The trial of two aides of former Ontario premier Dalton McGuinty is likely to lay bare some inner workings behind the politicized management of Ontario’s power system over the past 10 years
On Monday, the criminal trial of David Livingston and Laura Miller, who served former Ontario premier Dalton McGuinty as chief of staff and deputy chief of staff respectively, convenes in Toronto. They face charges of breach of trust and mischief in relation to the alleged destruction of government files dealing with power plants originally contracted for the Greater Toronto Area. The trial is sure to attract media attention, particularly since another trial related to alleged Election Act violations by prominent Ontario Liberals — Pat Sorbara, Premier Kathleen Wynne’s former chief of staff, and Liberal fundraiser Gerry Lougheed — is going on at the same time.
The IESO (Independent Electricity System Operator) released their July 2017 Monthly Market Report several days ago, including Class B ratepayer consumption levels along with the cost of electricity by MWh (megawatt hour) and kWh (kilowatt hour).
Compared to the July 2016 report, it shows Ontario’s ratepayers used 910,000 MWh less (down 7.2%) in 2017 than 2016 (enough to power 100,000 average residential homes for one year) yet the cost* of the electricity generated jumped, from $106.47/MWh (10.6 cents/kWh) to $126.41/MWh (12.6 cents/kWh) or 18.7%!
To put this in context, Ontario’s Class B ratepayers reduced their consumption from 10.495 TWh (terawatt hours) in 2016 to 8.858 TWh (down 15.6%), while Class A ratepayers increased their consumption from 2.284 TWh to 3.062 TWh (up 34.1%). The cost of power consumed by both Class A and Class B ratepayers increased substantially year over year.
The impact on Class B ratepayers is being tempered by the debt being accumulated under the Fair Hydro Act that will eventually result in a new and higher debt retirement charge. Some of the additional costs can be attributed to losses on our export of surplus power increasing its cost from $88 million in 2016 to $105 million in 2017. Wind curtailed (21.3% of potential generation in 2017) costs also increased from $13.2 million to $14.4 million in 2017.
What it means: despite a reduction in consumption of 15.6 %, total costs increased!
Looking at the IESO’s “Global Adjustment Components and Costs” for July 2017, you see that dividing the published Class B costs of the GA for July of $913.4 million by the consumption figure of 8.858 TWh results in a GA cost of $103.11/MWh (10.3 cents/kWh). That cost is $9.71/MWh less than the GA Monthly Market Report of $112.80. The difference of $86 million** in additional costs was allocated to Class B ratepayers for the month of July.
When I saw that apparent difference, I inquired why. What I got back was this:
“Regarding the discrepancy you’ve identified on the Global Adjustment Components and Costs web page, the reason for the difference is because of adjustments between Preliminary Settlement Statements and Final Settlement Statements for previous months. Page 28 of Market Manual 5.5 explains this. The rate as posted in the monthly market report, is not the Class B GA amount divided by TWh. Rather, it is set to cover all payments made through GA including those held in the variance account.”
The “variance account” referenced in the response from the IESO spokesperson is cleared every six months when the Ontario Energy Board (OEB) set future rates and would have been cleared when they reset the new rates under the Fair Hydro Act that applied to Class B ratepayers as of May 1, 2017. As a result of the reply, I undertook similar calculations for other months as a test and all of them wound up within pennies … not the almost $10/MWh difference for July 2017.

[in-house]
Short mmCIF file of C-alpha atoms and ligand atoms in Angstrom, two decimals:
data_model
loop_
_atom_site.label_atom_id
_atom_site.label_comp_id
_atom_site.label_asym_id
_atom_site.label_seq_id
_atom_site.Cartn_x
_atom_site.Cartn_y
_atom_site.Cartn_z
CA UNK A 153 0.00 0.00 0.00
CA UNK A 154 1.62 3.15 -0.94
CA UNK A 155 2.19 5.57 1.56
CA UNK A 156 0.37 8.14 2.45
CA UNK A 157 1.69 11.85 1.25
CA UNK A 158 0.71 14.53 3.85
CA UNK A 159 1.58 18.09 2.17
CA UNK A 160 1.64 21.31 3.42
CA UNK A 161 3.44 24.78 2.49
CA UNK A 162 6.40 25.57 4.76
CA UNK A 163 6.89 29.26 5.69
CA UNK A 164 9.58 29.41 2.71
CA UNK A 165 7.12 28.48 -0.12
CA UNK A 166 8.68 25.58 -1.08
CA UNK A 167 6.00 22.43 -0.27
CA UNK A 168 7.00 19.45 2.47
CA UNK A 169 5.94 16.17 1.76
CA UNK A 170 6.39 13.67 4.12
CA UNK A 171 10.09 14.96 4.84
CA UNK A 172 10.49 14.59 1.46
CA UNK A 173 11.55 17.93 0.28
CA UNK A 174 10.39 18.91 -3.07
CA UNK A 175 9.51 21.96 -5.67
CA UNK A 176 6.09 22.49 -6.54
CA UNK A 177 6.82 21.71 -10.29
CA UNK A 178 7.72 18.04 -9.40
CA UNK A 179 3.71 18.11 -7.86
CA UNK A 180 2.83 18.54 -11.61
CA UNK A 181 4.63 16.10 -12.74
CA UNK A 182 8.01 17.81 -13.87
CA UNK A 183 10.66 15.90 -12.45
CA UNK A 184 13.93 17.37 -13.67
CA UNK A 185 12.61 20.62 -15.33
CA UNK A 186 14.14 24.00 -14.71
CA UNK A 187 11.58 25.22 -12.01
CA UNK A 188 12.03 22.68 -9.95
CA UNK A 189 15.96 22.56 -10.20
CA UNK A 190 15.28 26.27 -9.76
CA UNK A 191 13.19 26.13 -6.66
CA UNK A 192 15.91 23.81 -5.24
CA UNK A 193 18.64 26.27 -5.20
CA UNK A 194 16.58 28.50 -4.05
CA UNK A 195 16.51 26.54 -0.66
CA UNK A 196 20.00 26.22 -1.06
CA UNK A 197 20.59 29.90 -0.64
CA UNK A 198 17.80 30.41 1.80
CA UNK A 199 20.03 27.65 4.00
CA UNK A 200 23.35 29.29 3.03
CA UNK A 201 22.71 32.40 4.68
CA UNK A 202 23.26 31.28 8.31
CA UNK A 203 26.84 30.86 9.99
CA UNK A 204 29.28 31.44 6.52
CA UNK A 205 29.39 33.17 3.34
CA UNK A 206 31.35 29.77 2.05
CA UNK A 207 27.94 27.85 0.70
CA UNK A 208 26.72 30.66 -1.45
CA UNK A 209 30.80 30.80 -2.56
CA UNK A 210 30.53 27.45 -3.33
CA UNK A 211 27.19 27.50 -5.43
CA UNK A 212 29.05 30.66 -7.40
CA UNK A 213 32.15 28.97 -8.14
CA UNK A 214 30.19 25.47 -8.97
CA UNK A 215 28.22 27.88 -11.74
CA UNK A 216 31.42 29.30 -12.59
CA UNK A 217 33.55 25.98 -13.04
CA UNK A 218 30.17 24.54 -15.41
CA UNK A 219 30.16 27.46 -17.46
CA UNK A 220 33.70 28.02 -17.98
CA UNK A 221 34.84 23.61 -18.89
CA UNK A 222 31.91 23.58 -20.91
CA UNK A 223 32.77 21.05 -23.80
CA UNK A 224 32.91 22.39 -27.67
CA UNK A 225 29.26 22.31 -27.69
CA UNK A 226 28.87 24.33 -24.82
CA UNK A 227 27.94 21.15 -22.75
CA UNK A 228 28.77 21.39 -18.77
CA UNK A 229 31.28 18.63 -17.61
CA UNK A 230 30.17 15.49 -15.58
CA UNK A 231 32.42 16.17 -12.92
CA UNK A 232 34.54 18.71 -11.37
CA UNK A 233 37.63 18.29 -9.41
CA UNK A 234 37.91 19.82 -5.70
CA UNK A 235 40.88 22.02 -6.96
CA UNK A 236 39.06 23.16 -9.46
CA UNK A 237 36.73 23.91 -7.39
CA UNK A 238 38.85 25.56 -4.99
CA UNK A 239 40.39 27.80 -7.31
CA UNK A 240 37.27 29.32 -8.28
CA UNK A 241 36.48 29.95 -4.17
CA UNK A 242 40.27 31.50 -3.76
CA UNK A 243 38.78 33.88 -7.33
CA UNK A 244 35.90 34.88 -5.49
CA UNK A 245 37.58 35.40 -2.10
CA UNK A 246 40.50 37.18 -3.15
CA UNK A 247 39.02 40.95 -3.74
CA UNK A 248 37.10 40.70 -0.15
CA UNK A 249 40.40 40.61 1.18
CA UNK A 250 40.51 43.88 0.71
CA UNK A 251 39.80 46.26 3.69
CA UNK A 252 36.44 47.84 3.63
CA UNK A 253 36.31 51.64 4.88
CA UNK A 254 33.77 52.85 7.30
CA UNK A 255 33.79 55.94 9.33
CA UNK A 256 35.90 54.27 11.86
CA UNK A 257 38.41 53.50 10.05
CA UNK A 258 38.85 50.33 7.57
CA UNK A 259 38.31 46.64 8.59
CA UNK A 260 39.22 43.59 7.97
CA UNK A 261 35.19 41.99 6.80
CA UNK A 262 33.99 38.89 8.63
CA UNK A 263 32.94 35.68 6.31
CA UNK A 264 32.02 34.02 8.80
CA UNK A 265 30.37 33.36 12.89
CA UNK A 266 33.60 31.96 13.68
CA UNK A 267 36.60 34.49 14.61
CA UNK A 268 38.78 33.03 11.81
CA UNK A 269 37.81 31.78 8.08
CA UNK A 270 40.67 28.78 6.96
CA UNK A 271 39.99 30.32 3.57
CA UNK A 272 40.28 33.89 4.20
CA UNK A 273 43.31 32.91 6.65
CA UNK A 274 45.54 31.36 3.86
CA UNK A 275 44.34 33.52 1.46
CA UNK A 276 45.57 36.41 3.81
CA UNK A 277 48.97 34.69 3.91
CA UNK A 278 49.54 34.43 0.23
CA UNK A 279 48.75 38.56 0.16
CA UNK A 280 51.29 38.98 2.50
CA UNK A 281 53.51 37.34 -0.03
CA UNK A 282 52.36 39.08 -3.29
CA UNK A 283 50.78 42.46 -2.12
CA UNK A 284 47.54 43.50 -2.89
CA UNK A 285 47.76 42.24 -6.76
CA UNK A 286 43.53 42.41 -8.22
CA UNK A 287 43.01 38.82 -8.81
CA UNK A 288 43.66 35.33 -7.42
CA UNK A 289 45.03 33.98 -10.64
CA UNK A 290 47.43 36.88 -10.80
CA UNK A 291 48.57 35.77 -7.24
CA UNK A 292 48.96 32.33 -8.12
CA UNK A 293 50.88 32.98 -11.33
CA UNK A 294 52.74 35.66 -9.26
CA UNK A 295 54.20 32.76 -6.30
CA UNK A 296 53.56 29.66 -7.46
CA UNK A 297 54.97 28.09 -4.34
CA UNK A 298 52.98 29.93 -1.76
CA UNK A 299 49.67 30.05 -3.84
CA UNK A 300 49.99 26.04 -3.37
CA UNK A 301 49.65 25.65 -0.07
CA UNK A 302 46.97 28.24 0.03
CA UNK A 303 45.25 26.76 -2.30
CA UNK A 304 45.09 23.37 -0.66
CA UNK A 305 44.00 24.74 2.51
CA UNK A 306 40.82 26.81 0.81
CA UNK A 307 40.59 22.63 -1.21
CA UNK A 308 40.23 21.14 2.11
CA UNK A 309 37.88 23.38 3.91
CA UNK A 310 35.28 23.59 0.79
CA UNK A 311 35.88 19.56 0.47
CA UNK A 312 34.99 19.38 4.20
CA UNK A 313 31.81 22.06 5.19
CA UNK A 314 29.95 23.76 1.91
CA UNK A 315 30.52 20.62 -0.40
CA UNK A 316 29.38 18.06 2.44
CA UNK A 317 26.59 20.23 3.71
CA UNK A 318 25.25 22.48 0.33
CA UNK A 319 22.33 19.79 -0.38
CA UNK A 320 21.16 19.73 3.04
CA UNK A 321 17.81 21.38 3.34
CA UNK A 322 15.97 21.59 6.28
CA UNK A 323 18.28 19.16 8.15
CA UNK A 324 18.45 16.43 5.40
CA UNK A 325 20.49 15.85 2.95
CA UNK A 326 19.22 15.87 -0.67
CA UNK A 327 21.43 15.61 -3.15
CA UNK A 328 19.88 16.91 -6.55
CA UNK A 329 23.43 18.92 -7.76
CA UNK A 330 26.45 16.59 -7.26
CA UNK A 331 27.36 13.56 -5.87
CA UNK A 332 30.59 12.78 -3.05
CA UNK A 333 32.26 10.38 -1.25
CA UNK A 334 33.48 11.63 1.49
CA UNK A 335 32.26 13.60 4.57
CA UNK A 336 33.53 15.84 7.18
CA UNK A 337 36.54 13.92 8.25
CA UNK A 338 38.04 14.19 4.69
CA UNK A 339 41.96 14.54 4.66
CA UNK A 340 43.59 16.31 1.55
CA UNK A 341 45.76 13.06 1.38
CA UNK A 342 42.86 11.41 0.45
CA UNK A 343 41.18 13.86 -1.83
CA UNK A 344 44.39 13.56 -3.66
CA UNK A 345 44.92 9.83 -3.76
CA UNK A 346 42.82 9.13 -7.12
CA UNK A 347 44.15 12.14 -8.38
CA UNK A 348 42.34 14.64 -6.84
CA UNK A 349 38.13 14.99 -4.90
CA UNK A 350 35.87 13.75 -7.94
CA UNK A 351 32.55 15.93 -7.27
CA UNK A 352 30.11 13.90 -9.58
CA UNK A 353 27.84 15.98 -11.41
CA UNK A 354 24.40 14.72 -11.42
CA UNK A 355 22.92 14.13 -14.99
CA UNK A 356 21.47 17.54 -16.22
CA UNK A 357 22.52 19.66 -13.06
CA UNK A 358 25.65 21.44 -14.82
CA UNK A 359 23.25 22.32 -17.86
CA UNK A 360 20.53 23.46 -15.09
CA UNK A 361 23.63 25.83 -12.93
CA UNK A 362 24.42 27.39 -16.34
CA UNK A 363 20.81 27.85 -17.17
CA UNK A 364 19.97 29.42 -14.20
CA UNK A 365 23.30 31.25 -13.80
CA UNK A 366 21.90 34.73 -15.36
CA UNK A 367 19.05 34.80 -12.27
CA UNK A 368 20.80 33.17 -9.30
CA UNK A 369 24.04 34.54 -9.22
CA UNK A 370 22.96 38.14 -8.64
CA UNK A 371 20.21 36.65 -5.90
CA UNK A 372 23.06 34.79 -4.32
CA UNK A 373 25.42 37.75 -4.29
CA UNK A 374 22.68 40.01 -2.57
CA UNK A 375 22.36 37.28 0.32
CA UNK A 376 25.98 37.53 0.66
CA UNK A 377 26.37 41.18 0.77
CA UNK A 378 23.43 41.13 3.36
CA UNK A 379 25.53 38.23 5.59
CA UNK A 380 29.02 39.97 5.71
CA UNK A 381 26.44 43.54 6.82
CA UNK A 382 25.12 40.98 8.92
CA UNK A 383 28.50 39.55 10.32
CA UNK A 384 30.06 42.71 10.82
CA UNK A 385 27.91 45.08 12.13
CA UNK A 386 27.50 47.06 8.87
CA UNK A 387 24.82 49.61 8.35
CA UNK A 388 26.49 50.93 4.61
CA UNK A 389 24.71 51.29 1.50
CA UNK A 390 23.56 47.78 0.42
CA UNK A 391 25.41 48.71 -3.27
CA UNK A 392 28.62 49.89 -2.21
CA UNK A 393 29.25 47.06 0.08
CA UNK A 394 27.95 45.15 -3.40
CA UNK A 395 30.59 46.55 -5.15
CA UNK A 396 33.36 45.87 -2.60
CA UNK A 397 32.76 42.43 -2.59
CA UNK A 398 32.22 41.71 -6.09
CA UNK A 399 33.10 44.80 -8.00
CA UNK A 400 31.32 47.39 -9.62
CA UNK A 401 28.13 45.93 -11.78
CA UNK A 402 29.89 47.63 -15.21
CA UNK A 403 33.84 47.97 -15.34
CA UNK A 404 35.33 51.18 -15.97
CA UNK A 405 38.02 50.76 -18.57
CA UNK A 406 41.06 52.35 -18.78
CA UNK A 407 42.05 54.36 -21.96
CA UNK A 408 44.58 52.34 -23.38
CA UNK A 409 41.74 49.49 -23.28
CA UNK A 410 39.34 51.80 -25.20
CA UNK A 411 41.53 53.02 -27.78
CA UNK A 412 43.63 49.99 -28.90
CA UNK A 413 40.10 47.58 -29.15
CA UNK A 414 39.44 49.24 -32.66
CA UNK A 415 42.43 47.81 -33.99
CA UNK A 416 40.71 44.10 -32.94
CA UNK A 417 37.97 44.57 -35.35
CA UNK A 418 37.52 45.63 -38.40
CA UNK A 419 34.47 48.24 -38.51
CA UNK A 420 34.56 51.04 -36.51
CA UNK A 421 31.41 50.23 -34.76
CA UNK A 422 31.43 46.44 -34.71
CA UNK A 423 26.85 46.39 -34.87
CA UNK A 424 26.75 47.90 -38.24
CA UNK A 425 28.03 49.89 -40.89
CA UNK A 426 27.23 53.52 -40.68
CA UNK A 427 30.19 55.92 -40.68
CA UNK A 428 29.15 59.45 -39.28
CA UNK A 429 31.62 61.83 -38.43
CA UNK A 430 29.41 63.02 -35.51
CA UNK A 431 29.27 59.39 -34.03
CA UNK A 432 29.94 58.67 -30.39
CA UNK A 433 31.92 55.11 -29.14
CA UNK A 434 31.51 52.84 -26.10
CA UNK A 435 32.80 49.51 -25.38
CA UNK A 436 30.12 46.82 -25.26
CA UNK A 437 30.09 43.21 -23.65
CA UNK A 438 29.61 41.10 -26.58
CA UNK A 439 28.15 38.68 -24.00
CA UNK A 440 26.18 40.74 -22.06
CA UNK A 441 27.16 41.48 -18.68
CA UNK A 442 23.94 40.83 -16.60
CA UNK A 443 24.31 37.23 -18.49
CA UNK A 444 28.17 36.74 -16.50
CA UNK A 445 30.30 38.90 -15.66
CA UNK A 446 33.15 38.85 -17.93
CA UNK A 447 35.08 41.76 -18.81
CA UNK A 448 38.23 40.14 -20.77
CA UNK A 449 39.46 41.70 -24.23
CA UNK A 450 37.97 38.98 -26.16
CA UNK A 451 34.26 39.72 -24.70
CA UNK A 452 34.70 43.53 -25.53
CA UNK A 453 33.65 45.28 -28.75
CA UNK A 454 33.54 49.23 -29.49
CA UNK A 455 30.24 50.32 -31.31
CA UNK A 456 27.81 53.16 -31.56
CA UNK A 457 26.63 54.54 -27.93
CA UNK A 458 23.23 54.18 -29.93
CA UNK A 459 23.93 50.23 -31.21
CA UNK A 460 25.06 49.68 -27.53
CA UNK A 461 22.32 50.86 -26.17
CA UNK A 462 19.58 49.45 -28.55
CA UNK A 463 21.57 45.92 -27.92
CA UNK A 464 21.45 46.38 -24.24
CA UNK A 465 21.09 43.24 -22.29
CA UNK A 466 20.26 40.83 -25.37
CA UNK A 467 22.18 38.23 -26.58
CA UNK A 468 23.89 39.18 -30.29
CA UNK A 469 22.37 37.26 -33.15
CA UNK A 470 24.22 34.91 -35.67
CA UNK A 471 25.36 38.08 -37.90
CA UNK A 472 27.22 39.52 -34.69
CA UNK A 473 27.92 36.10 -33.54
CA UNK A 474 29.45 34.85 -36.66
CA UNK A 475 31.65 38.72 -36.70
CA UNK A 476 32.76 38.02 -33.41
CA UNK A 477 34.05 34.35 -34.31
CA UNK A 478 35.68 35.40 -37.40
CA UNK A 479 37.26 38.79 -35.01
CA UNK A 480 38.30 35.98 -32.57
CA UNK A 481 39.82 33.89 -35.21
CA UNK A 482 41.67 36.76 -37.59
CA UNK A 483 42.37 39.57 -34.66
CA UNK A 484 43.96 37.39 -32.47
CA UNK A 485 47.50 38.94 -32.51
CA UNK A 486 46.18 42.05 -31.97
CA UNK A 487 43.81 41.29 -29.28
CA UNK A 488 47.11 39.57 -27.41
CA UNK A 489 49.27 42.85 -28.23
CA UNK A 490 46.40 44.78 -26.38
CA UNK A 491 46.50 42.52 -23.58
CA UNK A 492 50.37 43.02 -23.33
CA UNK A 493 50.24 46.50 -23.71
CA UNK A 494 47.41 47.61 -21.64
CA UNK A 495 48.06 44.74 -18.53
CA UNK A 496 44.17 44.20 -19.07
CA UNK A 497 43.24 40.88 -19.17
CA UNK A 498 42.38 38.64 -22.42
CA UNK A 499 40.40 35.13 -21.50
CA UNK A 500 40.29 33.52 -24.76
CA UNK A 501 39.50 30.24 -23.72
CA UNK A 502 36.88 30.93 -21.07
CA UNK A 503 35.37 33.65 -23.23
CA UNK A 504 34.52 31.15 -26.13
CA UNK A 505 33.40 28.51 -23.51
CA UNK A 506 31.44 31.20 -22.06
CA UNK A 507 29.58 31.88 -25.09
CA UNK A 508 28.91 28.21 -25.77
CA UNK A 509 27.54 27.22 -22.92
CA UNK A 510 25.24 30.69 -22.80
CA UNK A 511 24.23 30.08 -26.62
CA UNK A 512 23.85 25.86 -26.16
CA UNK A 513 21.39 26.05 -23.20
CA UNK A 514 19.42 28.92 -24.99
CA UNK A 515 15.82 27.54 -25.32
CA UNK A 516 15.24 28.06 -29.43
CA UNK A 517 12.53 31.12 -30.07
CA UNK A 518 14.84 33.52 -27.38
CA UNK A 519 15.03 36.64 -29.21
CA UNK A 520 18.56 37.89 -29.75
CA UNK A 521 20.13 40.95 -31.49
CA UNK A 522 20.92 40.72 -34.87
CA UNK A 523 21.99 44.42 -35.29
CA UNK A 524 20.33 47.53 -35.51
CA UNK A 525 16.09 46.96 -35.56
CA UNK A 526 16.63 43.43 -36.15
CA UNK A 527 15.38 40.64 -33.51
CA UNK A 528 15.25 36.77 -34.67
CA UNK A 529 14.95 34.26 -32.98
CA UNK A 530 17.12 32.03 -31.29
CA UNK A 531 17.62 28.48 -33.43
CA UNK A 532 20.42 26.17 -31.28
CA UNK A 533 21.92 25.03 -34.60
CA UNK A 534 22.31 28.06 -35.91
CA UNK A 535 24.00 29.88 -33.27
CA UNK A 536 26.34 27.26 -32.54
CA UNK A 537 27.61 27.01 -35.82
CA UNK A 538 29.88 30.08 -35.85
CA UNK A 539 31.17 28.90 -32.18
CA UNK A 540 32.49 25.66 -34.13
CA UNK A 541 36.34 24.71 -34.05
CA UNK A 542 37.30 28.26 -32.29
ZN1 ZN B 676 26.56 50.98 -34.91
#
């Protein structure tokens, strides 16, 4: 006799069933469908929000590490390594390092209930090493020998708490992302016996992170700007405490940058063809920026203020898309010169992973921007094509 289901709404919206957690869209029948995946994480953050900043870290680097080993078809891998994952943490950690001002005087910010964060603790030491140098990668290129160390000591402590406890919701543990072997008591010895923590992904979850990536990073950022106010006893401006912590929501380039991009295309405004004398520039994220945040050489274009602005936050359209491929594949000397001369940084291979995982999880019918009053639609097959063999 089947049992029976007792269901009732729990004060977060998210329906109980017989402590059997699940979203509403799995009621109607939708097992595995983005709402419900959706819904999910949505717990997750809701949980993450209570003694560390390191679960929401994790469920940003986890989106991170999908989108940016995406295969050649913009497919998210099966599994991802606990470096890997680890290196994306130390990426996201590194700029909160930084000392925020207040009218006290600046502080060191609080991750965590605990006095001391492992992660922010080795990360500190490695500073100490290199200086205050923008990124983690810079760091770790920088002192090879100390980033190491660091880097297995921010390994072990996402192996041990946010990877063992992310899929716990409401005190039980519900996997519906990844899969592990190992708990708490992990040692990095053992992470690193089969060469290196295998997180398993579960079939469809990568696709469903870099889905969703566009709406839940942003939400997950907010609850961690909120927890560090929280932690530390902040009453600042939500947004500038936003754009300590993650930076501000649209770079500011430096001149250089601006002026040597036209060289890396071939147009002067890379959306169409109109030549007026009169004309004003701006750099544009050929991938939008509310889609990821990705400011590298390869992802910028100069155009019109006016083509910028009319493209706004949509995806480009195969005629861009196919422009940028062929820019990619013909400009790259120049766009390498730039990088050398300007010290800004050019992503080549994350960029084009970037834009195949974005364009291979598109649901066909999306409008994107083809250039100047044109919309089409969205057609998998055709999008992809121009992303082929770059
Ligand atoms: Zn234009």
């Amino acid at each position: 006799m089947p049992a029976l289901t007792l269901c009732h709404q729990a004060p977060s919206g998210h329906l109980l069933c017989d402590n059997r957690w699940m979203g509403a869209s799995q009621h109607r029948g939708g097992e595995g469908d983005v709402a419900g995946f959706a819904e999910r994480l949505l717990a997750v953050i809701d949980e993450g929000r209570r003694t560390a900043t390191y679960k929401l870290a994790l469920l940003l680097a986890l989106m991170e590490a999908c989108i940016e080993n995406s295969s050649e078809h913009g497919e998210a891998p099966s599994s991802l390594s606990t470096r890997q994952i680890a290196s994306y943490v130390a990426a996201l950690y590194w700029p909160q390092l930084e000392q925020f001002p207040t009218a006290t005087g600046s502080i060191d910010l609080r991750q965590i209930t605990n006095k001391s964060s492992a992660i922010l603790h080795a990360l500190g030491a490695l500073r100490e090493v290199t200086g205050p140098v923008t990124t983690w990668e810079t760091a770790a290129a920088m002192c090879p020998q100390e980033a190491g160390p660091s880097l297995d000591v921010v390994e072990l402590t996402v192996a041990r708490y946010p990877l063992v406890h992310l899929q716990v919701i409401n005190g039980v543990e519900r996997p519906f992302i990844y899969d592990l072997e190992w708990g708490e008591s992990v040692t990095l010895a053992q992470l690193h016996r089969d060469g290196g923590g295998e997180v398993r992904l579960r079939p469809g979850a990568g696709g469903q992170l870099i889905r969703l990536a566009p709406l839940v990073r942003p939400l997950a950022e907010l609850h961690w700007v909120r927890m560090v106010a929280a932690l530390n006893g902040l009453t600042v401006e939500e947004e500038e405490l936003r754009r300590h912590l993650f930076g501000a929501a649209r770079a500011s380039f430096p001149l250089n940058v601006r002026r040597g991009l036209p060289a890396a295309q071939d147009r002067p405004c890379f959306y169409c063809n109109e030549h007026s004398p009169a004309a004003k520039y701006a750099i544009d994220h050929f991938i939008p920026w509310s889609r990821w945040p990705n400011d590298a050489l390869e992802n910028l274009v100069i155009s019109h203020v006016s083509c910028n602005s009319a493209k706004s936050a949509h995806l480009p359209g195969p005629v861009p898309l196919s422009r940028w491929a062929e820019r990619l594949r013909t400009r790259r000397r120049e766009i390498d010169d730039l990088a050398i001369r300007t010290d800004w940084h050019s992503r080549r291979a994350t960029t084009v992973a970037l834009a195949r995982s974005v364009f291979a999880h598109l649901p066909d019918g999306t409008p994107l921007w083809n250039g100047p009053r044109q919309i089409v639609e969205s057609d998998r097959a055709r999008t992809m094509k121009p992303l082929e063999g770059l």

What I get from all this is, transparency may not be all it is claimed to be when a mistake is made, or alternately $86 million for one month being billed to ratepayers is considered a rounding error! What is obvious is that “conservation” costs Class B ratepayers a lot of money.
September 3, 2017
* GA (Global Adjustment) + HOEP (Hourly Ontario Energy Price).
Parker Gallant: Thibeault and Wynne believe it’s wrong for the province to borrow $4 billion to reacquire Hydro One shares, but OK for Hydro One to borrow $5.1 billion while diluting the province’s interest in it
By Parker Gallant
On March 28th, a few weeks after Ontario Premier Kathleen Wynne and Energy Minister Glenn Thibeault held their press conference about the “Fair Hydro Plan,” Andrea Horwath, leader of the NDP, delivered a motion to the Ontario legislature calling for a buy-back of Hydro One. The motion failed and later resulted in Thibeault calling the NDP motion “short on details and long on hollow promises.” He noted that many of the NDP’s proposals “rely on a vague and yet-to-be-determined ‘expert panel’ that will be convened in the future.” Buying back $4 billion in Hydro One shares is costly, the energy minister added, and “will not take one cent off electricity bills. What it will do is send billions to the stock market instead of making much needed infrastructure investments in communities across Ontario.”
Fast forward to July 19th, when Thibeault was beside himself with excitement because Hydro One will be paying US$5.3 billion ($6.7 billion) to purchase Avista, a much smaller electricity and natural gas utility headquartered in Spokane, Wash., 3,200 kilometres from Toronto. Hydro One offered a 24-per-cent premium on the traded value of the stock price over its July 18th closing and, based on Avista’s 2016 annual profit, it will take Hydro One 38 years to recoup the $6.7-billion price tag. Thibeault’s press release announcing the takeover carried this obtuse claim: “It is to the shared benefit of Hydro One’s customers, employees and shareholders to see the company strengthened and growing.” He also stated that, “In particular, we welcome the fact that this proposed acquisition will not impact the rates that Ontario customers pay. Neither will it have any impact on local jobs.”